I always let customers know that the reality of today is there are many legitimate ways to deliver Cloud Computing services as an IT organization. Some of them can come from your internal systems (“Private Cloud”), some will come from commodity Cloud services (“Public Cloud”), some will come via Service Providers and Hosting Providers, and others may come from the SaaS offerings that Cisco provides (eg. WebEx, ScanSafe, etc.). The key to all of this is to determine what services their users, partners and business need, and then evaluate where to best deliver the IT services from. Some choices will be driven by time-to-market, others by cost, and still others by industry or government regulations. In the long-run, we fully expect that most customers’ IT portfolio will be delivered through a mix of Private and Public services. Cisco plays a critical role in this because of our experience helping customers through IT transitions for the past 20+ years, and because of the critical role the network plays in delivering Highly Available, Secure and Mobility-Aware experiences to users on any device or in any location. Read More »

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Conversations about Cloud – “What is Cloud Computing?”

Sometimes we spend so much time involved in the inner-workings of something (“inside the sausage factory”) that it’s valuable to occasionally come up for air to get a fresh perspective on things. I had one of those moments this week during a conversation with a Sr. Engineer at one of our customers. After a long whiteboard session about networking within their Data Center, he asked me if it was useful (YES!) and then he said he wasn’t sure how that had anything to do with Cloud Computing.  The rest of the conversation went something like this:

ME: That was great because you highlights many design considerations for building massively scalable data center networks. [SCALABLE]

HIM: Glad it was helpful, but please don’t tell me this is Cloud Computing. This is just the evolution of Data Centers because now VMs and Applications can be mobile.

ME: OK, what do you think Cloud Computing is?

HIM: Cloud Computing is the stuff on the Internet, you know, like Amazon AWS or Google. All the on-demand, self-service, *aaS stuff that marketing people talk about.

ME: OK, fair enough. Does your company (Enterprise -- Financial Services) use any Cloud Computing?

HIM: Are you serious, we have rules about where our data goes, how it’s accounted for and how it’s audited. You can’t do that in Cloud Computing. (NOTE: Not completely true -- Cisco is doing some important work in that space.) Read More »

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“Not every startup can afford to buy redundant vBlocks”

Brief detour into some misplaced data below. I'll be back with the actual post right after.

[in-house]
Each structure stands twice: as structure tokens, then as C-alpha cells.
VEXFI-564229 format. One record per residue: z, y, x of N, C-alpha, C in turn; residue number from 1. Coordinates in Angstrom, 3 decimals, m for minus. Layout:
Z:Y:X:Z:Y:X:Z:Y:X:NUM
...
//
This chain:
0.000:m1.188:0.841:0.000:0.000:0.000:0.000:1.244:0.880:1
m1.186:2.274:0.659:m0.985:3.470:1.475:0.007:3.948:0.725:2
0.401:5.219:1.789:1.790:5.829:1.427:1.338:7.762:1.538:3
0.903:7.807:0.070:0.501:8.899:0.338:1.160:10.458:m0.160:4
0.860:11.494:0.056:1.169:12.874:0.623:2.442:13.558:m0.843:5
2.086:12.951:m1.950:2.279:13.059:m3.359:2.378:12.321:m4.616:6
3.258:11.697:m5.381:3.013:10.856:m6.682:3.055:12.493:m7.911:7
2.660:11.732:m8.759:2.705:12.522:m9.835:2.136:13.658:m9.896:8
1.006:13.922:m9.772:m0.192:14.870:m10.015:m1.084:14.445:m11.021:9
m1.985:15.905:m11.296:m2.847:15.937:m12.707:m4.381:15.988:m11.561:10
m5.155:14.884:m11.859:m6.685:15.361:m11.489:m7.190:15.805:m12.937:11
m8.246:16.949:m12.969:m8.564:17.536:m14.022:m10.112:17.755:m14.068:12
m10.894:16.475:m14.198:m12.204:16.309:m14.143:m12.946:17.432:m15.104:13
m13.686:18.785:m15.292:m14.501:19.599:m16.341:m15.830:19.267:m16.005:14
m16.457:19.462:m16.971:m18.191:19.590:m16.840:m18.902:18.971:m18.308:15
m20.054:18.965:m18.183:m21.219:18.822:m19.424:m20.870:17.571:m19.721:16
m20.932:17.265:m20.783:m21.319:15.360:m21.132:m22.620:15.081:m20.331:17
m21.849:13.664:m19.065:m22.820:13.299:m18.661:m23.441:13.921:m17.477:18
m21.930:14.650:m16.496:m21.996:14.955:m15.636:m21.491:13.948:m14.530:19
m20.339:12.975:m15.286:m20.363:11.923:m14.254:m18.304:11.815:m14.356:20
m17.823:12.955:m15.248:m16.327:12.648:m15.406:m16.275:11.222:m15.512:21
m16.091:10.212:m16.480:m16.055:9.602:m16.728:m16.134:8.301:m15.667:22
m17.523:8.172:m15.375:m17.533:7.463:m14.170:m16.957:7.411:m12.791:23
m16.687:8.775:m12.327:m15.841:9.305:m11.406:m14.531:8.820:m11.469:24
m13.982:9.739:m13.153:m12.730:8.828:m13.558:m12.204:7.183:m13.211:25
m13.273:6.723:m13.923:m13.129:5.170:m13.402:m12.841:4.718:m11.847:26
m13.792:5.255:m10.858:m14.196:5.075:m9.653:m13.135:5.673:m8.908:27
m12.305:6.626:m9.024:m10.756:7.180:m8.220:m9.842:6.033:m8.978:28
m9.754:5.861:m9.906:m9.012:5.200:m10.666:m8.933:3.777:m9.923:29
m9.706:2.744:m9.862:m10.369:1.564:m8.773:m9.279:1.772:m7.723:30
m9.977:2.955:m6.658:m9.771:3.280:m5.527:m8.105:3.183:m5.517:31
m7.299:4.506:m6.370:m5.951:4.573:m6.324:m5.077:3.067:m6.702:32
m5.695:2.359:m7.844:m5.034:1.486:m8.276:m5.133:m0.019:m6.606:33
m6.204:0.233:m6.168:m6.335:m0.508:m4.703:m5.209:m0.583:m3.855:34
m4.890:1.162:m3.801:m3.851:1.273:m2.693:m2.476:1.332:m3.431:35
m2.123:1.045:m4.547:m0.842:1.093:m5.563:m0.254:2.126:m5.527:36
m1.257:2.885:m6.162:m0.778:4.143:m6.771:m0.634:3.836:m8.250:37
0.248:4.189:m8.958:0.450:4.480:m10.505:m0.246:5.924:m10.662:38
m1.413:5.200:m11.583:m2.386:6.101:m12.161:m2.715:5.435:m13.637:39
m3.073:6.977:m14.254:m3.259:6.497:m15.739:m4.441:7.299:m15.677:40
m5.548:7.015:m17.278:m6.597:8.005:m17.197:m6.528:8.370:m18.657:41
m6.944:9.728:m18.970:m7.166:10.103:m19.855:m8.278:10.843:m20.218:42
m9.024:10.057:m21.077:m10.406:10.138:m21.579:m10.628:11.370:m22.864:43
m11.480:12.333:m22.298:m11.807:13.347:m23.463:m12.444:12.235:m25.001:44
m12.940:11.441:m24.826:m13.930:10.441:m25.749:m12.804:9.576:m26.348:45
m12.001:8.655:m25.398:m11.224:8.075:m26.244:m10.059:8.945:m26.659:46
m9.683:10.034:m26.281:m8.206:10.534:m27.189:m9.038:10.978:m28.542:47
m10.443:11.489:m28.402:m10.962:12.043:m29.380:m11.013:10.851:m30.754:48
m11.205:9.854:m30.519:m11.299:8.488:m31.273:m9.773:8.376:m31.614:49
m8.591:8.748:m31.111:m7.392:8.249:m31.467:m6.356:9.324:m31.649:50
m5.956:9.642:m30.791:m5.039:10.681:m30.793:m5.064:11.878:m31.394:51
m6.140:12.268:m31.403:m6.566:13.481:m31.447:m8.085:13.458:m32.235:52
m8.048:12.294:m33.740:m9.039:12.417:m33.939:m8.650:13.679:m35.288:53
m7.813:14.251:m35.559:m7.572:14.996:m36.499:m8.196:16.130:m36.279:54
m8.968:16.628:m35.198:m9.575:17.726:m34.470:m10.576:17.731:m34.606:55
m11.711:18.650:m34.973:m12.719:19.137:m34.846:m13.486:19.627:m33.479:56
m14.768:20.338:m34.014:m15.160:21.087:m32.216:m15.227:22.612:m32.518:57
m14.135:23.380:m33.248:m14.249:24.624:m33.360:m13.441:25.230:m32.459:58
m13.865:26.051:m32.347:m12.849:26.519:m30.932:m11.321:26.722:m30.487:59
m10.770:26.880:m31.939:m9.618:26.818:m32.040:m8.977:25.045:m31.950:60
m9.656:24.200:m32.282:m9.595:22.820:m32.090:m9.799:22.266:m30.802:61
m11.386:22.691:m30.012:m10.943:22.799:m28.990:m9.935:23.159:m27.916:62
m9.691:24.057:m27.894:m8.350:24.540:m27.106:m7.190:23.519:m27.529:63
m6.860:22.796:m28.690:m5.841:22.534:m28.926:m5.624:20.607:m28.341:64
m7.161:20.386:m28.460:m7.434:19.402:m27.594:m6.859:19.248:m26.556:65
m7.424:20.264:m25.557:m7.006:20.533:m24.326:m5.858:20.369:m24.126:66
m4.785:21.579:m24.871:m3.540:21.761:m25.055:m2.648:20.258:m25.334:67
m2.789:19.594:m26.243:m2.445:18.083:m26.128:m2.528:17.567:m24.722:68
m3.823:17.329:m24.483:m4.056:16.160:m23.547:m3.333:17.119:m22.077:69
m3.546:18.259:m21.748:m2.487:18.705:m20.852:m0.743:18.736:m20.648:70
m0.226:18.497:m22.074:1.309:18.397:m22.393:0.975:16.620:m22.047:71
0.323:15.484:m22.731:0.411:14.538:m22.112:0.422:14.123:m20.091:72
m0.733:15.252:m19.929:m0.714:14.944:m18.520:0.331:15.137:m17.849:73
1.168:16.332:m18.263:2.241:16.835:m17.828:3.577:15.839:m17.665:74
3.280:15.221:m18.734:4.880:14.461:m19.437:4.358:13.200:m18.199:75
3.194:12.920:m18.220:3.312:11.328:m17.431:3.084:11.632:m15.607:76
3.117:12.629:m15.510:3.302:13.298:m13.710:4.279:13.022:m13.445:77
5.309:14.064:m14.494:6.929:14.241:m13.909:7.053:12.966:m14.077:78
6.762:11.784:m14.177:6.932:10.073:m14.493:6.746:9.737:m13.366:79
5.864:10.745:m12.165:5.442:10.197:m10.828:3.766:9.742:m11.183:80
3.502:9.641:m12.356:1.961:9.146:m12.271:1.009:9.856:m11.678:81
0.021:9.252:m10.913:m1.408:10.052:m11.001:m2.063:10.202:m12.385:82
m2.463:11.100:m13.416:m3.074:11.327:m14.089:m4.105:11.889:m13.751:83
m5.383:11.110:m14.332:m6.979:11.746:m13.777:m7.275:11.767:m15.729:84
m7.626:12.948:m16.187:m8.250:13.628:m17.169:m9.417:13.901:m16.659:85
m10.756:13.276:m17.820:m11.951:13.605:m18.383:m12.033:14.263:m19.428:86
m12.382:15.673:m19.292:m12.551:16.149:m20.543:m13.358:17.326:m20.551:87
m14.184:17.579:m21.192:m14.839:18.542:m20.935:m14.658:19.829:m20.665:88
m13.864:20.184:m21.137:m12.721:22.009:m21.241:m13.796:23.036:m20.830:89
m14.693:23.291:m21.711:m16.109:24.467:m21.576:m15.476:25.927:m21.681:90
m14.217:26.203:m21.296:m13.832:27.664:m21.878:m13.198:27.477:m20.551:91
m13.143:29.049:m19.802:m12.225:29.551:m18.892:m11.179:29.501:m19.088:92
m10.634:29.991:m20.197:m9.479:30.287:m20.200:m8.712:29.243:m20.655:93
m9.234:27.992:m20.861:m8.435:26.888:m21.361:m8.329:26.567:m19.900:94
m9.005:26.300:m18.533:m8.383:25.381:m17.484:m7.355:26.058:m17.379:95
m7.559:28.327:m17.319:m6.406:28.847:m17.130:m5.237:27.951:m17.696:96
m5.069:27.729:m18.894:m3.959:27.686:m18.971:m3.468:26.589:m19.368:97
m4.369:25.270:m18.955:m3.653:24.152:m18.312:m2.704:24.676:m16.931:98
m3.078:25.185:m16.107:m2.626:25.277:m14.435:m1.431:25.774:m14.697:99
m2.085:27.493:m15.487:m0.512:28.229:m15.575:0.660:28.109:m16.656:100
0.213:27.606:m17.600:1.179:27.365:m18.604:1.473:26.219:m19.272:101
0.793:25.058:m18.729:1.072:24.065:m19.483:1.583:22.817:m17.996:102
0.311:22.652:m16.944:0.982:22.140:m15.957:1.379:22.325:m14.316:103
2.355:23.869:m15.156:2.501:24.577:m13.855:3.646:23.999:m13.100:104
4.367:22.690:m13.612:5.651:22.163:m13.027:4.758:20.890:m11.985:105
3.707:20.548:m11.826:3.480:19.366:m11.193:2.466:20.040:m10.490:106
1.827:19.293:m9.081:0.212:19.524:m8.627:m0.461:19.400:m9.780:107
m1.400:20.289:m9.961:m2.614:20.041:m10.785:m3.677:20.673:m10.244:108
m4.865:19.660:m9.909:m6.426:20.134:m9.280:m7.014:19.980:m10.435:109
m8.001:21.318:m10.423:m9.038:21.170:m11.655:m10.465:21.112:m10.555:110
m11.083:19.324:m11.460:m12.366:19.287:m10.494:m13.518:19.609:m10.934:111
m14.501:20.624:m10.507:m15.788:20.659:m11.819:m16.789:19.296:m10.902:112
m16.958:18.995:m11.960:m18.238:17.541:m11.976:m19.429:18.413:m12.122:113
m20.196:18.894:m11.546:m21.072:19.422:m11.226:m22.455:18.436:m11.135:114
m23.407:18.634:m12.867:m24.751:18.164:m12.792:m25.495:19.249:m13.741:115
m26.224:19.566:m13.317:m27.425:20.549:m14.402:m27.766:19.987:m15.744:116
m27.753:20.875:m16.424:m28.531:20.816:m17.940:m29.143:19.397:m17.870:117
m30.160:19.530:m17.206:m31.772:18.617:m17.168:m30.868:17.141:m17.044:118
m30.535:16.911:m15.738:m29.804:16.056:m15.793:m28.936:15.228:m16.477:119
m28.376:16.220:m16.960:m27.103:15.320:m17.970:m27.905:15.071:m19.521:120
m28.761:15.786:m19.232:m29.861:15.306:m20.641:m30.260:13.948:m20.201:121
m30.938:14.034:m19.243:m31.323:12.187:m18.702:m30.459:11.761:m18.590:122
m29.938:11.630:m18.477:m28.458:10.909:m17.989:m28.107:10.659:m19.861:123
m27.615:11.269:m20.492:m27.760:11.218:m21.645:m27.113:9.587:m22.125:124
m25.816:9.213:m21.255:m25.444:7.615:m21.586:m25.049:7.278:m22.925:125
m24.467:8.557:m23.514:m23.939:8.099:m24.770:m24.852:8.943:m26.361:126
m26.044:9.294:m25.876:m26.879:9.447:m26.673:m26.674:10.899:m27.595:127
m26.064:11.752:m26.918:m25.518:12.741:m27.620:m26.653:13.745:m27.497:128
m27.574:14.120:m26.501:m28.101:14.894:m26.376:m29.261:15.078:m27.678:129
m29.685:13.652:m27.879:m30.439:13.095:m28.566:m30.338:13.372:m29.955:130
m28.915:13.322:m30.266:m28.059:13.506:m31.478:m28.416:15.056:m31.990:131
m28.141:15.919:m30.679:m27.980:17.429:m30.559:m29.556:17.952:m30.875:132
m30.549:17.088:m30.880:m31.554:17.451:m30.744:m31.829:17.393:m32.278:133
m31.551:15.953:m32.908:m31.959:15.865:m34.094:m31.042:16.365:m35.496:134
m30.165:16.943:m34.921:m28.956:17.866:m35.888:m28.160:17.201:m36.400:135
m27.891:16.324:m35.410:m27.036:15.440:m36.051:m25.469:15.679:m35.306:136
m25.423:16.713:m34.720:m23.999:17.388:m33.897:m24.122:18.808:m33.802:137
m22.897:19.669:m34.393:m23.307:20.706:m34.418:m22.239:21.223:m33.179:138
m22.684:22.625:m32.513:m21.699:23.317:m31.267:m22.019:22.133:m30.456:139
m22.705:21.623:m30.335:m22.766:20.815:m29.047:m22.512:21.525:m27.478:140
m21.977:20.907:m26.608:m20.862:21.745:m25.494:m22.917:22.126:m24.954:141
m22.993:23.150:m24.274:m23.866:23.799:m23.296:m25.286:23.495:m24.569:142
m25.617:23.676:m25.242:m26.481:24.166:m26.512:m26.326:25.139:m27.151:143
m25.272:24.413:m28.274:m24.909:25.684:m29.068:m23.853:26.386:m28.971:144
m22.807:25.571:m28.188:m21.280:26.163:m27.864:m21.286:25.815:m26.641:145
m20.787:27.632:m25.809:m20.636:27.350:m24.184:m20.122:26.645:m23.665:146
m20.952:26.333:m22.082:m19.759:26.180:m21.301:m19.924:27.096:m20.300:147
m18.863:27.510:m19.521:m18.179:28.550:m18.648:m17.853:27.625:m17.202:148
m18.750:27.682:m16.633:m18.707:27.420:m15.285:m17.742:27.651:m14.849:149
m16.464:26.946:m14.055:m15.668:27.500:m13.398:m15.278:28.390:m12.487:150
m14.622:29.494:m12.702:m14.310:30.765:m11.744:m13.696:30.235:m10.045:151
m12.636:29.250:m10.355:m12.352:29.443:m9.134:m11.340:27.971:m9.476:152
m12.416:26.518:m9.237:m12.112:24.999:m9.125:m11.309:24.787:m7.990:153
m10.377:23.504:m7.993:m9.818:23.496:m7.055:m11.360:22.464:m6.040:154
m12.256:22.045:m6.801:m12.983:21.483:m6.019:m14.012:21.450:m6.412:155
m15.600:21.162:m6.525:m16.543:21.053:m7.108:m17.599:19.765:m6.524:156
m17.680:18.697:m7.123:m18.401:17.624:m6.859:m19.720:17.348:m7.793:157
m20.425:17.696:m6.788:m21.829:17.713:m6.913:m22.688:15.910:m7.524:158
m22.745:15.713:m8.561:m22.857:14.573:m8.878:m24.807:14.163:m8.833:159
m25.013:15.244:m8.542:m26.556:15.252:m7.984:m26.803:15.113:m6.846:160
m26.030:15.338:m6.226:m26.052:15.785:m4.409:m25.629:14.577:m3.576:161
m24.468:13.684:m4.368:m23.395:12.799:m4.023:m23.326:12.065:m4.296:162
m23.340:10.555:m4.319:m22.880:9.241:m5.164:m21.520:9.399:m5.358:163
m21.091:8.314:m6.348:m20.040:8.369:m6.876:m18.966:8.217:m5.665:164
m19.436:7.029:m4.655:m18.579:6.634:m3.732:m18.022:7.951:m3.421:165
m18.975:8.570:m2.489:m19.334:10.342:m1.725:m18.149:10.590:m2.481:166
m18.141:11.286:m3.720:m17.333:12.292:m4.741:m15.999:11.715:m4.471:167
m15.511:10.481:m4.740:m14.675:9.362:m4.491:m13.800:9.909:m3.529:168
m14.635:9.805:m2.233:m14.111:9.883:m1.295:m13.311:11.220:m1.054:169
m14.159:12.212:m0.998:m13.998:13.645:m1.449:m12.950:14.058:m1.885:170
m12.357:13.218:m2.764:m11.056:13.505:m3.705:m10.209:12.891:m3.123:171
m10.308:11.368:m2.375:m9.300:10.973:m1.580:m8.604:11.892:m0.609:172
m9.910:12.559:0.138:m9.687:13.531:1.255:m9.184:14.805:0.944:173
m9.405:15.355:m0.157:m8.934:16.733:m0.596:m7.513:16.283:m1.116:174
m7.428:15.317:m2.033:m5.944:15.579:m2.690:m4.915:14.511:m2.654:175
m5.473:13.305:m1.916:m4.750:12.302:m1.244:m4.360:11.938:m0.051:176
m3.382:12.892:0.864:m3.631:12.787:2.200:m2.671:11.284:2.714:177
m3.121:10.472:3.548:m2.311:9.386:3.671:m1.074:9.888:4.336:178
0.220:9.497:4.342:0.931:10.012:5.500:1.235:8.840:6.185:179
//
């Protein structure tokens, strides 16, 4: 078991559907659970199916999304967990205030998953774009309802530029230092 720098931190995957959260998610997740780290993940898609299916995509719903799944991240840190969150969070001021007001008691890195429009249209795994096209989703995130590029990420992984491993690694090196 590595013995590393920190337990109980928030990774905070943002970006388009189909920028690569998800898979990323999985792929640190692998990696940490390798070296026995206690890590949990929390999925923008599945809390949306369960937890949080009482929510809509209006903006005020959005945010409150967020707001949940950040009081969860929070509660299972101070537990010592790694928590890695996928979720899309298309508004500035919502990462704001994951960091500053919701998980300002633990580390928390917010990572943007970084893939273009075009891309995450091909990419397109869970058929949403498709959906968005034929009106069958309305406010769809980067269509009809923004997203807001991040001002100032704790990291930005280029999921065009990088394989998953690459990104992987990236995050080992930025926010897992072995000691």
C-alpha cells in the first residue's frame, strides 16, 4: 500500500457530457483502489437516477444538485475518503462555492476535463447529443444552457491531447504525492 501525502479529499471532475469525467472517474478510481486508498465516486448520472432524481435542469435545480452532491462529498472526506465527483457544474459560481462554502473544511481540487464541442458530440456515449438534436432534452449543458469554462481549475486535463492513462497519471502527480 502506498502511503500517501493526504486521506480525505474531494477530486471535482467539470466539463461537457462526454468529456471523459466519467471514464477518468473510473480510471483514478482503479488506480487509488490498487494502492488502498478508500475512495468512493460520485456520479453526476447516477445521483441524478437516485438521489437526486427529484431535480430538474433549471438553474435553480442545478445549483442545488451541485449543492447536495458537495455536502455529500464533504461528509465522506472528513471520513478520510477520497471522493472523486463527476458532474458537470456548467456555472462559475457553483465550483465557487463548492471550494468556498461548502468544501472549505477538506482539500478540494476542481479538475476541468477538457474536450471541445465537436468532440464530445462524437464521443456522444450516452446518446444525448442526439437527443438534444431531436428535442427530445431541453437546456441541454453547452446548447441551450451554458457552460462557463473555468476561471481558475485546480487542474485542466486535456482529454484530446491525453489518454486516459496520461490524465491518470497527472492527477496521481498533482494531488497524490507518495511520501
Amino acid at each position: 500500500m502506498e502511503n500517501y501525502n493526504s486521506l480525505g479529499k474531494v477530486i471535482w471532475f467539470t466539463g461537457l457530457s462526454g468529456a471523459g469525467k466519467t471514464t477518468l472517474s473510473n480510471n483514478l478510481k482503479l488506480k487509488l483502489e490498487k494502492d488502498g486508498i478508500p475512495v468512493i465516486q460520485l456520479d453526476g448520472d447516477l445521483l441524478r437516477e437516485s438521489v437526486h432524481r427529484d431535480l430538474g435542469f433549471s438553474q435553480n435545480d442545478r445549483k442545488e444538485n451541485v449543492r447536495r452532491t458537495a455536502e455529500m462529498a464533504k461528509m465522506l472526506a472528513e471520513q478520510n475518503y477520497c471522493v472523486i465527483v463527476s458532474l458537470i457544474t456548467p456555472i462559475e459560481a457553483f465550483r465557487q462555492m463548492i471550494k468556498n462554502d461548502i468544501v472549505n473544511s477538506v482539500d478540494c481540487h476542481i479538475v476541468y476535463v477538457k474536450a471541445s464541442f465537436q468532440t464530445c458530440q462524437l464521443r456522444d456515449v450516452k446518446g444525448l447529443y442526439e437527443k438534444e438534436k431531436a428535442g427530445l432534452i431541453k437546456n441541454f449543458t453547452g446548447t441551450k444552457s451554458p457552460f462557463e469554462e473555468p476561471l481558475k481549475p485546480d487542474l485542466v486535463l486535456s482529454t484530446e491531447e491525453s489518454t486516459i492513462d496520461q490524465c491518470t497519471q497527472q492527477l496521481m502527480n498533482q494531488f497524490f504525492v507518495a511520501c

This past weekend, the social media channels were ablaze with discussions about the Cloud Computing events of last week. Many of the discussions centered around the idea that customers of public cloud services had over-estimated what would actually be delivered, especially in the areas of High Availability and Disaster Recovery. Some people argued that it was the providers fault, while others argued that the customers should have known better and designed their applications accordingly.

Initial deployment costs often came up during discussions, especially as it related to start-ups and growing businesses that required (or preferred) the pay-as-you-go consumption model to one that was more CapEx focused. Sometime during the discussion, I received a tweet that said “Not every startup can afford to buy redundant vBlocks”.

I’m not sure if this was directed at me, Cisco or VCE. Either way, it was probably directed at the most visible integrated offering from technology companies that have chosen to supply best-of-breed infrastructure for public (and private) cloud builders, not “be the cloud” for companies.

My initial reaction was, “huh, when did the discussion move back to small companies buying their own infrastructure?”. This isn’t the late 1990s, where every start-up in Silicon Valley bought huge quantities of servers, storage and networks, which required them to raise large amounts of capital to fund the infrastructure before they could even begin growing their business. We understand that VCs give start-ups less these days because they don’t want to pay for the business risk + infrastructure assets. Too many start-ups fail or don’t have a viable business model, so move the infrastructure costs to the commodity public clouds. Read More »